I have very mixed feelings about yesterday's setpiece debate on 'Make It Happen'.
The movers of the amendment had every right to seek to steer (note, not commit) the Party towards the fight against poverty and inequality. Indeed, there are few in the Party who would disagree. Those defending the language of the original document, likewise, had every right to seek to highlight the possibility (note, not certainty) of tax cuts. And, likewise, there are few who would disagree with that either.
I am generally of the view that there are areas of life where government has a core role in terms of service provision. However, there are some fields of human endeavour where unwieldy and cumbersome government dinosaurs shouls steer clear. Thus, once you have raised enough money to cover the costs of your obligations and promises, it makes sense to stop raising funds. Empowering people does mean providing them with the means to make a decision from a range of options, and part of that requires money.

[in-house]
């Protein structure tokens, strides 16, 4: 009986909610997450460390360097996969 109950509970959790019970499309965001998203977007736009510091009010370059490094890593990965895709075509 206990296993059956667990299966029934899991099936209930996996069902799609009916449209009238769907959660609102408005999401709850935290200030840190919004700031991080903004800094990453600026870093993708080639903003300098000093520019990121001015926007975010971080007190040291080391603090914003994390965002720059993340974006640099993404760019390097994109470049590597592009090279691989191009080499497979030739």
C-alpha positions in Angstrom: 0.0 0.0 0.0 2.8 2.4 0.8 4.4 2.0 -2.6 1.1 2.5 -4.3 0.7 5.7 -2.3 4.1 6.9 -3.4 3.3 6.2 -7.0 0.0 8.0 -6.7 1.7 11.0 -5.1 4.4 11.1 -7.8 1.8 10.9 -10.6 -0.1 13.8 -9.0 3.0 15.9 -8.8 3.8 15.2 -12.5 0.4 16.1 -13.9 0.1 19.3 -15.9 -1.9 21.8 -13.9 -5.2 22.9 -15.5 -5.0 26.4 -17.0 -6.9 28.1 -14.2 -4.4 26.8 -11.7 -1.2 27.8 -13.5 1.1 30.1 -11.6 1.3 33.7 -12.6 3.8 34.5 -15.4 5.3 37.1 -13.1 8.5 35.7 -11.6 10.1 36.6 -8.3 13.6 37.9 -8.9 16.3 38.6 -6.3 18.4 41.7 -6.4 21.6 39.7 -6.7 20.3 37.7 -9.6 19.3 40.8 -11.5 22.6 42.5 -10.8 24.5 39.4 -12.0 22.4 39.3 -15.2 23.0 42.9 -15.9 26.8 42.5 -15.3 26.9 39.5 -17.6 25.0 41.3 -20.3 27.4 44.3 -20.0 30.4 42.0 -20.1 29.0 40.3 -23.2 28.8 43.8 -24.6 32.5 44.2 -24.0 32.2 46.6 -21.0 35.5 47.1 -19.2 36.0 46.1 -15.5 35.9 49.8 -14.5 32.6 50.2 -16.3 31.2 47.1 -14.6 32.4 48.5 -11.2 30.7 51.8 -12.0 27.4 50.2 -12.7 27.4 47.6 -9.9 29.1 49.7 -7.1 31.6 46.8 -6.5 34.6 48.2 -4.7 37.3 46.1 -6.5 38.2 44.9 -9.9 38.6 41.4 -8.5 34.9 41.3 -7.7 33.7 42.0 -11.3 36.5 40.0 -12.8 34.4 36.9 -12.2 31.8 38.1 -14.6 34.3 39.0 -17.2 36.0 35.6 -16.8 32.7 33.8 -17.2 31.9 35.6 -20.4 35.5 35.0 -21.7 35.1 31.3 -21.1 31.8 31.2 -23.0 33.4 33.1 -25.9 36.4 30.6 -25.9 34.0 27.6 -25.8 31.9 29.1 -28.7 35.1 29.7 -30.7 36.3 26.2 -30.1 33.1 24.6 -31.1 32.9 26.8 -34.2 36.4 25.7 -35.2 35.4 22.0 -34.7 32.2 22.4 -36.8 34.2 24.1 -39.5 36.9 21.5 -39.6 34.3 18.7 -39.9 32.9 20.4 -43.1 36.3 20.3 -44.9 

I'm not clear that the debate as to the role of government has been settled yet within the Liberal Democrats and, ironically, I suspect that the debate yesterday was in part a surrogate for that debate. On one side, those whose faith rests in the ability of good government to improve lives and communities. On the other, those who believe in empowering individuals.
There is an underlying caveat to both stances, however. It assumes that, on one hand, that government is efficient, a self-evident fallacy based on the performance of local and central government, and on the other, that individuals have real freedom to make their choices, something which poverty and lack of information make a mere illusion for too many of our disadvantaged fellow citizens.
I freely admit that I voted with the leadership in the end. I'm not convinced that either side has particularly lost or won. A marker has been laid down, a reminder left, and we move on towards a General Election with a sensible degree of honest flexibility.